Mosaic of Niche Ecosystems: Tree Farmers Restore Oak Woodlands to Benefit Wildlife
BROWNSVILLE, Ore.—Ed and Jim Merzenich wanted to improve the hunting grounds on their Oak Basin Tree Farm, a 961-acre woodland perched on the north Coburg Hills in the Willamette Valley. As they examined their land, however, they realized the existing habitat was not ideal for the local blacktail deer or Roosevelt elk because a tangle of invasive shrubs covered much of the ground, preventing the growth of native grasses and wildflowers that these animals depend on. “You couldn’t get through the blackberries,” said Ed. “They were 15 feet tall everywhere.”
Areas where Douglas-fir trees had been heavily logged on their farm had not been managed or replanted, and the native oak stands were too dense to allow grass growth for wildlife. Thick waves of Scotch broom, milk thistles, Himalayan blackberries, and Canadian thistles engulfed the forest understory and choked the meadows.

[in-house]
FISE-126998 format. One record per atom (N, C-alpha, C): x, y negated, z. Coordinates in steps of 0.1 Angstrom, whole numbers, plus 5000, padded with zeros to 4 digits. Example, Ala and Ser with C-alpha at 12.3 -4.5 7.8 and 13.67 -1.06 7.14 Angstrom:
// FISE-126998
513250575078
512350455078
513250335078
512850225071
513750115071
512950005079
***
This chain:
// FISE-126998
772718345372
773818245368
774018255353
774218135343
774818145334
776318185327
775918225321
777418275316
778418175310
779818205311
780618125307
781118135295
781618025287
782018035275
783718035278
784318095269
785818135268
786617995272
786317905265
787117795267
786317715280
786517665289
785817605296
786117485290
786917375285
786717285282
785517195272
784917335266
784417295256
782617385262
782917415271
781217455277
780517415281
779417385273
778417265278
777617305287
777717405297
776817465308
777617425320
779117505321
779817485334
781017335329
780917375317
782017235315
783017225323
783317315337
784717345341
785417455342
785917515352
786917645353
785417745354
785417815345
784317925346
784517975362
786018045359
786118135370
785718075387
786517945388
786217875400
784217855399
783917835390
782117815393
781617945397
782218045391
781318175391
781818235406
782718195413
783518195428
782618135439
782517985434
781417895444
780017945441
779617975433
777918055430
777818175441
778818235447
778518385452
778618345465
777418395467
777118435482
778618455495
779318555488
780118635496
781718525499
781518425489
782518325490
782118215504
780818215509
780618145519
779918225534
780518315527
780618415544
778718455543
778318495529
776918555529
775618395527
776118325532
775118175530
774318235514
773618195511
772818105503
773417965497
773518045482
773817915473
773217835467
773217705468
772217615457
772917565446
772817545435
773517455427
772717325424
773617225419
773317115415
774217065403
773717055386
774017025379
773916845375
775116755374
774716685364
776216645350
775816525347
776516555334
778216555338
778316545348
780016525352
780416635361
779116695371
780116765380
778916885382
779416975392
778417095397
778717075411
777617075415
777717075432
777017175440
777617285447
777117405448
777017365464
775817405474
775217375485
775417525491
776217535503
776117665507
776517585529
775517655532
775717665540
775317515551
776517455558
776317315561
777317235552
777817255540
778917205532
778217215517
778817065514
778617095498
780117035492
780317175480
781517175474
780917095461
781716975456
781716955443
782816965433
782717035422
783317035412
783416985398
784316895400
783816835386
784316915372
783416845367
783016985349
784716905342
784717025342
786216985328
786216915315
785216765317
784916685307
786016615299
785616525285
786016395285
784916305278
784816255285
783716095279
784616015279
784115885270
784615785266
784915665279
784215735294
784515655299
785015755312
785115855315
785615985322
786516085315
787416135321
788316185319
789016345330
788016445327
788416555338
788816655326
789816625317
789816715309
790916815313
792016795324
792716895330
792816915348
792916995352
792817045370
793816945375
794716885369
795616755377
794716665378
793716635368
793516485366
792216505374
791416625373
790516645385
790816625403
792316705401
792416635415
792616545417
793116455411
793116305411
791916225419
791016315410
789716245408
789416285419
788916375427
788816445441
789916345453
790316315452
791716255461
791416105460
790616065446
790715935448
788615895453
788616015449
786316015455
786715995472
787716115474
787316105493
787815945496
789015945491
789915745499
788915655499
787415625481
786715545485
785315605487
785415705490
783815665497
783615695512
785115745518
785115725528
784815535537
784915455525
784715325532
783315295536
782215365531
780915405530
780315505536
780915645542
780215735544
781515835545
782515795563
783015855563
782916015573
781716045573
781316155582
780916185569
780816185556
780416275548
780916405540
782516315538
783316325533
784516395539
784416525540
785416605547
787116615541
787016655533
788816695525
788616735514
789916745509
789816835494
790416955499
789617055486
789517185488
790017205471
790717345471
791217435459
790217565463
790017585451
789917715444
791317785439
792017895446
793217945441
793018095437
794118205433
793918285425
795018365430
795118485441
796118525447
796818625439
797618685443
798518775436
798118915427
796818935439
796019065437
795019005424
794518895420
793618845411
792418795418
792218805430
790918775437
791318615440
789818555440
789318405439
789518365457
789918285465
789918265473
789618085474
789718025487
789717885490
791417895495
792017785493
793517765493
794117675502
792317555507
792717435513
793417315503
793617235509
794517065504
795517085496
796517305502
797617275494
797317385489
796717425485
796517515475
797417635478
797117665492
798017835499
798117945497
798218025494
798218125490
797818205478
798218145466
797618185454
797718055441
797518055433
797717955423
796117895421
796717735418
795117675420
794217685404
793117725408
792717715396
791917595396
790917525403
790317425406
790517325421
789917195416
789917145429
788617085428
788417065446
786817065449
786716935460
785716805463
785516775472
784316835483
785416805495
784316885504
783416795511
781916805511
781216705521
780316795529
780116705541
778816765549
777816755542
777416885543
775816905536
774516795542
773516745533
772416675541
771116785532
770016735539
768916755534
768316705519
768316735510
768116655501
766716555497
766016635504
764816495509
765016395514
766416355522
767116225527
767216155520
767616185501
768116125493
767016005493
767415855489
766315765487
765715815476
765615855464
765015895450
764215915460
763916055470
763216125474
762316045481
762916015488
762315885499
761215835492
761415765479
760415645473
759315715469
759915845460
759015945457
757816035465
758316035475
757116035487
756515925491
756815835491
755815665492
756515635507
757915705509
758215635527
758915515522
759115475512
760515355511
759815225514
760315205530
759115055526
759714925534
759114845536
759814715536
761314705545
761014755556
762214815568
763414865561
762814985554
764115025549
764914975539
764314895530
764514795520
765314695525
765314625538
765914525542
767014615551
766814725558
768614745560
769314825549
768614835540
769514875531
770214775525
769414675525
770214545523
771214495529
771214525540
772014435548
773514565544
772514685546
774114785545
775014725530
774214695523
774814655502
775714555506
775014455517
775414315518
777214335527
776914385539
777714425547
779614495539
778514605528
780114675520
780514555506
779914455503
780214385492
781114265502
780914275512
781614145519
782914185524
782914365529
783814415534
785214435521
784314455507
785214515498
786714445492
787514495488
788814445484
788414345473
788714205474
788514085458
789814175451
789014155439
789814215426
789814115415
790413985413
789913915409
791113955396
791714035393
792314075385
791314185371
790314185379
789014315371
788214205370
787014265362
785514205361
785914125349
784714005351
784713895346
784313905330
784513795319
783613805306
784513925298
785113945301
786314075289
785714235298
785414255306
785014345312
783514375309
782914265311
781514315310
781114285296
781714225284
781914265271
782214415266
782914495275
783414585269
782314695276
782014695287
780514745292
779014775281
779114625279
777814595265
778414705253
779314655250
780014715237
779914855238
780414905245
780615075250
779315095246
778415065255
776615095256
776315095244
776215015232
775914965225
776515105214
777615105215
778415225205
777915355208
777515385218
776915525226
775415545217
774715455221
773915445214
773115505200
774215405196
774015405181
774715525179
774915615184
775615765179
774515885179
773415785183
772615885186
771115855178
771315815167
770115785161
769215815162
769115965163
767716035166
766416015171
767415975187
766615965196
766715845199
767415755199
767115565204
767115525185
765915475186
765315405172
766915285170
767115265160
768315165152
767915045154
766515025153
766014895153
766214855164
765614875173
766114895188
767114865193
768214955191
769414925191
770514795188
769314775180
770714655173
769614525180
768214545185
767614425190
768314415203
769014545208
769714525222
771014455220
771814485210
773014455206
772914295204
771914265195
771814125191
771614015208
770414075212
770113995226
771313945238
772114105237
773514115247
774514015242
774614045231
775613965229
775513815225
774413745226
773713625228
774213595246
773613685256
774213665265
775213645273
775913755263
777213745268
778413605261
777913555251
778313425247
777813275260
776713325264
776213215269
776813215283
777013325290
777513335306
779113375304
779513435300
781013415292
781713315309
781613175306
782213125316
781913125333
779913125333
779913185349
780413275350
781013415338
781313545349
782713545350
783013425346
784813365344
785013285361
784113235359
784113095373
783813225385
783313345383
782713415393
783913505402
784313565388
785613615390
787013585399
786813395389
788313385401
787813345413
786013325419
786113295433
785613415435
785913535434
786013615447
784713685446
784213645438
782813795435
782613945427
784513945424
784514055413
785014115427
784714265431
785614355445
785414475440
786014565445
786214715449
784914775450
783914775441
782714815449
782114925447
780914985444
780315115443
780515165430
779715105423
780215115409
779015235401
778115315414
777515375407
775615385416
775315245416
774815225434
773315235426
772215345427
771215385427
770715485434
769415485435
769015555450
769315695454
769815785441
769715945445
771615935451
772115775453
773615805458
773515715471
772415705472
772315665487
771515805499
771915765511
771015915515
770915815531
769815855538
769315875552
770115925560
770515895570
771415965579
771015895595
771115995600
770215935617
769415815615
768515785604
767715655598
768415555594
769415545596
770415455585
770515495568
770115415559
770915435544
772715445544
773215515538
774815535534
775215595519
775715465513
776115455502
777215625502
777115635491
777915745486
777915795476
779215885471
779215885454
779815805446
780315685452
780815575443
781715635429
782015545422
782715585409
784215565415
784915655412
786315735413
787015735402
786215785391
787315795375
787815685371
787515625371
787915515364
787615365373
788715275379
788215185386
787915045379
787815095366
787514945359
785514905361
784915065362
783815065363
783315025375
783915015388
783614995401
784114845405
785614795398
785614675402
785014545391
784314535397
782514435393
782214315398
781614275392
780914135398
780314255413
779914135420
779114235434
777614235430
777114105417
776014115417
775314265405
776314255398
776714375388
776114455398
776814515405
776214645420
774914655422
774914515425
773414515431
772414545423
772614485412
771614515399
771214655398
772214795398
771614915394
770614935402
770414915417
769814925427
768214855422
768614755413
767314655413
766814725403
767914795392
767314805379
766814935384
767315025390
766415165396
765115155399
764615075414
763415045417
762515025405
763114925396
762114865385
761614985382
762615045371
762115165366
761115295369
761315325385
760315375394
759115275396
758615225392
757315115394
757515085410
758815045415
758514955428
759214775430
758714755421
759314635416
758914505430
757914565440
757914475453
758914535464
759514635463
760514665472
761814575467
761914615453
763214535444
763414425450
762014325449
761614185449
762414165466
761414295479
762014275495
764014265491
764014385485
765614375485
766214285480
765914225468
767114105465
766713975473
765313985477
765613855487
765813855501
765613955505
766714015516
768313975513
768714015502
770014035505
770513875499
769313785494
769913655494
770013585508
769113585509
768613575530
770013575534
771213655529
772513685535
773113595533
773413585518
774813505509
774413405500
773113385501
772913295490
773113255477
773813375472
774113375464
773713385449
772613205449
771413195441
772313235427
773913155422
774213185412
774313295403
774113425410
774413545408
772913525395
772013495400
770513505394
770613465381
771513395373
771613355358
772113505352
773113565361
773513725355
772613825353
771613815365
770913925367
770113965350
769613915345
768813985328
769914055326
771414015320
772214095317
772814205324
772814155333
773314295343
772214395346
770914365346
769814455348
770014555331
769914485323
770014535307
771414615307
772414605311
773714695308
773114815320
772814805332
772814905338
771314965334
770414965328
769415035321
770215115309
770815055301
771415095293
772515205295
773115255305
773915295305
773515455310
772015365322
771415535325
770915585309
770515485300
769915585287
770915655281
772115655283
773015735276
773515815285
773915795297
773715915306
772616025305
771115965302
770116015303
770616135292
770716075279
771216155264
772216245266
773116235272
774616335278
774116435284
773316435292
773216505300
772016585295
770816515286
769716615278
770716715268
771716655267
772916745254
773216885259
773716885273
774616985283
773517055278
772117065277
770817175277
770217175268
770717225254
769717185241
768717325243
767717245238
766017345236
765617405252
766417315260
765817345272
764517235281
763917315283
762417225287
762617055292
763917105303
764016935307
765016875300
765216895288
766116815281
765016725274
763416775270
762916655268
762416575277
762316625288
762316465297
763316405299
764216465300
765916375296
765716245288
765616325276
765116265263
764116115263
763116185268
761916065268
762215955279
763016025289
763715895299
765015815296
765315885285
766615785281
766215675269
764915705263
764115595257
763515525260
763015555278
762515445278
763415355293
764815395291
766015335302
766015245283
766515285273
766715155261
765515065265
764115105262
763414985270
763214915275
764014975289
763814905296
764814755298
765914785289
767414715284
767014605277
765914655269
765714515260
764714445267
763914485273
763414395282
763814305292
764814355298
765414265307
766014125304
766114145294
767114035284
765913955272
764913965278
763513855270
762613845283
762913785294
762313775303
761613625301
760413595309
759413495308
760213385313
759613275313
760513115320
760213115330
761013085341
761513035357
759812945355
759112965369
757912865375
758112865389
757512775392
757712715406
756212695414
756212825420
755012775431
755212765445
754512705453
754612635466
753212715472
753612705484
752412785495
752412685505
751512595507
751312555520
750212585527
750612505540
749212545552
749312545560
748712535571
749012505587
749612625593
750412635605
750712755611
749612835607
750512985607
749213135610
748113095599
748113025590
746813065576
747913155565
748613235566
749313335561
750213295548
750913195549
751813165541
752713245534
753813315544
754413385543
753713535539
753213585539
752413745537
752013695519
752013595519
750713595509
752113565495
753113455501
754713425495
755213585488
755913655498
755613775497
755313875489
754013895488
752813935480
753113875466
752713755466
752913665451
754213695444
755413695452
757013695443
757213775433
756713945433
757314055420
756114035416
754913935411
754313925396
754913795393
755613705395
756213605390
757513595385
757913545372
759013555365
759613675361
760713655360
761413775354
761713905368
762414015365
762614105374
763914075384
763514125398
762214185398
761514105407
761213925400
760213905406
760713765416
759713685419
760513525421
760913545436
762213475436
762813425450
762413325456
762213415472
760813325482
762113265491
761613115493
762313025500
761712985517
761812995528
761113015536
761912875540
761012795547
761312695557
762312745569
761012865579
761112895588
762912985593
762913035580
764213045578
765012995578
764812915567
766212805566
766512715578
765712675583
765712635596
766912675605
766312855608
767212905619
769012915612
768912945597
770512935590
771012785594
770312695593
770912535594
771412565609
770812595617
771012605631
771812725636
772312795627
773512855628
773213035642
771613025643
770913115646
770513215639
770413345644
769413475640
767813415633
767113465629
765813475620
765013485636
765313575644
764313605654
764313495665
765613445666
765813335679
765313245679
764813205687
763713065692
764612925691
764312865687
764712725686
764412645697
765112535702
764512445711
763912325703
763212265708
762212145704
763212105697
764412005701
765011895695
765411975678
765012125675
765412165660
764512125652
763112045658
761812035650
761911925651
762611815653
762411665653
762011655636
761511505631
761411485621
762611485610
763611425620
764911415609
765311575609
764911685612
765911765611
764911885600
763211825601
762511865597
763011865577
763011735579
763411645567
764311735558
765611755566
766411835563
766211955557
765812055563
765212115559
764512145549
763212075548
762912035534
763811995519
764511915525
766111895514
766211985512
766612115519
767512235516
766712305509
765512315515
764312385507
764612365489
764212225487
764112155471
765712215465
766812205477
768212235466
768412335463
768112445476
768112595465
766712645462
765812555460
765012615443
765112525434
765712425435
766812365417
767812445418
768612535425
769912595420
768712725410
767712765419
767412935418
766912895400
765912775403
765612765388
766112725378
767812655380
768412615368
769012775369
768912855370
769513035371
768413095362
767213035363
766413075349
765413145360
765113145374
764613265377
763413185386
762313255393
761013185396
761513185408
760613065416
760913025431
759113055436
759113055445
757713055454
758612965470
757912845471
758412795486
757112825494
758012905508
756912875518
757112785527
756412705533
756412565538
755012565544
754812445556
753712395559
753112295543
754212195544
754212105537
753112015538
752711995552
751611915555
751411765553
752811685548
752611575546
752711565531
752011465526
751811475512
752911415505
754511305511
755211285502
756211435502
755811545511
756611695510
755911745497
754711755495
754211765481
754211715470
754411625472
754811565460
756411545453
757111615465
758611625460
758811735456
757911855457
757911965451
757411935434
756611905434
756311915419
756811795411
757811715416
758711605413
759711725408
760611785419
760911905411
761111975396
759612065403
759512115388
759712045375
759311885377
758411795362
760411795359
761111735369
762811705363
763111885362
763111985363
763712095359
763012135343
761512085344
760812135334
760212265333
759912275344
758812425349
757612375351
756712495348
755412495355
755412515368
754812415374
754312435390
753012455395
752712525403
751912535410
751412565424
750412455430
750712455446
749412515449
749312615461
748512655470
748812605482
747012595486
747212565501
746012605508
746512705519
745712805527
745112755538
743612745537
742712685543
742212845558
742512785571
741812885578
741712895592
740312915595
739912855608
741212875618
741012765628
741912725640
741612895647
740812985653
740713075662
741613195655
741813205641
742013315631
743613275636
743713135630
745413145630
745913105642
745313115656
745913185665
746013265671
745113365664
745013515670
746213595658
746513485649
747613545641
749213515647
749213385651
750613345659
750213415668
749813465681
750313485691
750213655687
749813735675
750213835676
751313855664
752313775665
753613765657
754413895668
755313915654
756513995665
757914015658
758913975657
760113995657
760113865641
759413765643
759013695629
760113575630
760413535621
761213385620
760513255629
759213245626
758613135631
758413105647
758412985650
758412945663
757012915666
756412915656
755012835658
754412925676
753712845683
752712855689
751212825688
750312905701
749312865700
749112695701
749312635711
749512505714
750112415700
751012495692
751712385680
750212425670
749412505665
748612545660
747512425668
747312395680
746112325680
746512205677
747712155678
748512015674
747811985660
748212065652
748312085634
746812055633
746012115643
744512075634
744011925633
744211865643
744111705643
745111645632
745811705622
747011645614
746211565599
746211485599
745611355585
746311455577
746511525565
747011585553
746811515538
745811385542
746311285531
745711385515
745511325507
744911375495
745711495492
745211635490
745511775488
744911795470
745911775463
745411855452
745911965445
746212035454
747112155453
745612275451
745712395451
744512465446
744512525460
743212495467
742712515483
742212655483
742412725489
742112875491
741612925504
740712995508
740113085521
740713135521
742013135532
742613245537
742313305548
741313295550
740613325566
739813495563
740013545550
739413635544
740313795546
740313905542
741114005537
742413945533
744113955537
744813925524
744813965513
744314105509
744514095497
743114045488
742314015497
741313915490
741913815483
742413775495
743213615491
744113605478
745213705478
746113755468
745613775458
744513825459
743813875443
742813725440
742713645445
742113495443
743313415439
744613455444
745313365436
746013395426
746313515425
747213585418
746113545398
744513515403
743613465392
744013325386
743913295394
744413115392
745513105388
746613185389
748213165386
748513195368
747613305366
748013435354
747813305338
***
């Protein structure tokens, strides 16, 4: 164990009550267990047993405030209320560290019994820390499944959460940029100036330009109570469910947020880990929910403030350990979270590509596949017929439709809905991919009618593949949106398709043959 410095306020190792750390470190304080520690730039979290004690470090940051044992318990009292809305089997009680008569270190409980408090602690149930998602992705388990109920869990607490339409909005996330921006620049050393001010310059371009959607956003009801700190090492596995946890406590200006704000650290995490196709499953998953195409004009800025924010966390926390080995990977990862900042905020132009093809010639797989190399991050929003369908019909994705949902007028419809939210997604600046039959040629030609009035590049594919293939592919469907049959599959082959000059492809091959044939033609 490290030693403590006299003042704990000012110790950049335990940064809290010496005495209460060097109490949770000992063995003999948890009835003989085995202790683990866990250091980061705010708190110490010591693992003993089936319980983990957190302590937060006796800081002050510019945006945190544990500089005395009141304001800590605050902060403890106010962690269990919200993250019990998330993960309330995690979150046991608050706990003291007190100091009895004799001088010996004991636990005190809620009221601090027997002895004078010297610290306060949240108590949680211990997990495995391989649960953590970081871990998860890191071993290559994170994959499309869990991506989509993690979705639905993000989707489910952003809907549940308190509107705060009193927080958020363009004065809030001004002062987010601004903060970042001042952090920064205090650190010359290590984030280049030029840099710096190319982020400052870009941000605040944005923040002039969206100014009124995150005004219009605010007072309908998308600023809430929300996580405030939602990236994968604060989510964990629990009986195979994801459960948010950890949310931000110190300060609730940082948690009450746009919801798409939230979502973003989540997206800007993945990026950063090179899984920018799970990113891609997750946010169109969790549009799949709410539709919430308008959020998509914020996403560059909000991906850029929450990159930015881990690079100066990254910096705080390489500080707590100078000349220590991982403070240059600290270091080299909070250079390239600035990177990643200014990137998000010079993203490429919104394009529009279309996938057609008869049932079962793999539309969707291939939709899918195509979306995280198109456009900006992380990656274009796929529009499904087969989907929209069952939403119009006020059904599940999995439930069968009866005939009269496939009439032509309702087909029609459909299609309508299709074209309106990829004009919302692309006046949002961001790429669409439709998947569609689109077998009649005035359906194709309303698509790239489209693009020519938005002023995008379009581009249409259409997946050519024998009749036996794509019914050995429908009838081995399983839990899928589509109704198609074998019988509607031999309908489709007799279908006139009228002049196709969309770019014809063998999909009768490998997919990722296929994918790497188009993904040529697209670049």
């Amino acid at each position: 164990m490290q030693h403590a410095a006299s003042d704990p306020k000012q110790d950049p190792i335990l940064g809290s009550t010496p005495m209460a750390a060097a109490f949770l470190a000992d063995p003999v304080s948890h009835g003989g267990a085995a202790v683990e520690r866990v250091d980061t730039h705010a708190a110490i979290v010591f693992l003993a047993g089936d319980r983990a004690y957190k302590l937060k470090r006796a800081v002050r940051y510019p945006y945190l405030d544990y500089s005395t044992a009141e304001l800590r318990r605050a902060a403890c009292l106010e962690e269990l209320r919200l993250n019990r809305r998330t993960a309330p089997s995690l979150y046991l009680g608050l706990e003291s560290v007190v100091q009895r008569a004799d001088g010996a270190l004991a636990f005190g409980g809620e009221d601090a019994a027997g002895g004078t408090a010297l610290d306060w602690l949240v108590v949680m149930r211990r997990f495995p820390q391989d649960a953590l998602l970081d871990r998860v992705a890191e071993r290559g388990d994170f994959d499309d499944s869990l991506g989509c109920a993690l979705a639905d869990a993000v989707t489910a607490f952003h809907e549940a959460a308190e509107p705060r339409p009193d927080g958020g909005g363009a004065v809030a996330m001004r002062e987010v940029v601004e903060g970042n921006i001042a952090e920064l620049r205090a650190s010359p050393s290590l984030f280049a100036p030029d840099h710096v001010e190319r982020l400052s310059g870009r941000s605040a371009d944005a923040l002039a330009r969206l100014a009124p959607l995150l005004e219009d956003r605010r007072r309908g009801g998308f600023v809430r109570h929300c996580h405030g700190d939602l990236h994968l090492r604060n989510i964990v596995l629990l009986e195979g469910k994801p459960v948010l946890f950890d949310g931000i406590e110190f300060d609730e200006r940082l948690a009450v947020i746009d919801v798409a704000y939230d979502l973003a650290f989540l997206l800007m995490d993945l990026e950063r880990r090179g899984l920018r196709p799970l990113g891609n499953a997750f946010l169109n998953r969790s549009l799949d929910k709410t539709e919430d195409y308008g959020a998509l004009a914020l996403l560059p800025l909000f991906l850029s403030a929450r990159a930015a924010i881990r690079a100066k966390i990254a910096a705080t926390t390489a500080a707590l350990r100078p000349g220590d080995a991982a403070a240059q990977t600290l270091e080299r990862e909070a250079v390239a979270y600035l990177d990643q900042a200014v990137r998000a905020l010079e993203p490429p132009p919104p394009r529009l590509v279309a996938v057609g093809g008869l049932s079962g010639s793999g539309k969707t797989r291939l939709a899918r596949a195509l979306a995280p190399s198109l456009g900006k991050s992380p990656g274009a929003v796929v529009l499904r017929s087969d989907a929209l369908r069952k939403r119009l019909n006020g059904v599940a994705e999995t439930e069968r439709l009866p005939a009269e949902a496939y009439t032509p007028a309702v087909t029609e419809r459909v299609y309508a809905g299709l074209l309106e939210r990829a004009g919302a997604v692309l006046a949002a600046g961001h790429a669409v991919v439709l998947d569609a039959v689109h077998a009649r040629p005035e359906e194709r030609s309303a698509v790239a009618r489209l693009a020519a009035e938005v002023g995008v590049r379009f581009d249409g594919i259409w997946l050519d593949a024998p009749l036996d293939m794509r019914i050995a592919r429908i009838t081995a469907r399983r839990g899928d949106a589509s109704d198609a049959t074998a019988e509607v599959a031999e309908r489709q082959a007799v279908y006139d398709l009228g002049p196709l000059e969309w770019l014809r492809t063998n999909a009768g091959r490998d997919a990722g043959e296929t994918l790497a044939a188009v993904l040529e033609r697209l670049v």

The brothers turned to the USDA Natural Resources Conservation Service (NRCS) and other natural resource partners for advice and assistance, and they learned that both brush removal and oak restoration were key elements in beginning to manage the property for wildlife use.
“Oak woodlands and savannas in the Willamette Valley have been radically diminished by urban growth, clearing for agricultural purposes, and vegetative changes due to the cessation of the use of fire to control undergrowth,” said Nathan Adelman, NRCS District Conservationist for Linn County. Only seven percent of historic oak woodlands and four percent of oak savannas still exist today in the Willamette Valley. This dramatic alteration of habitat has had a damaging effect on some of the local wildlife.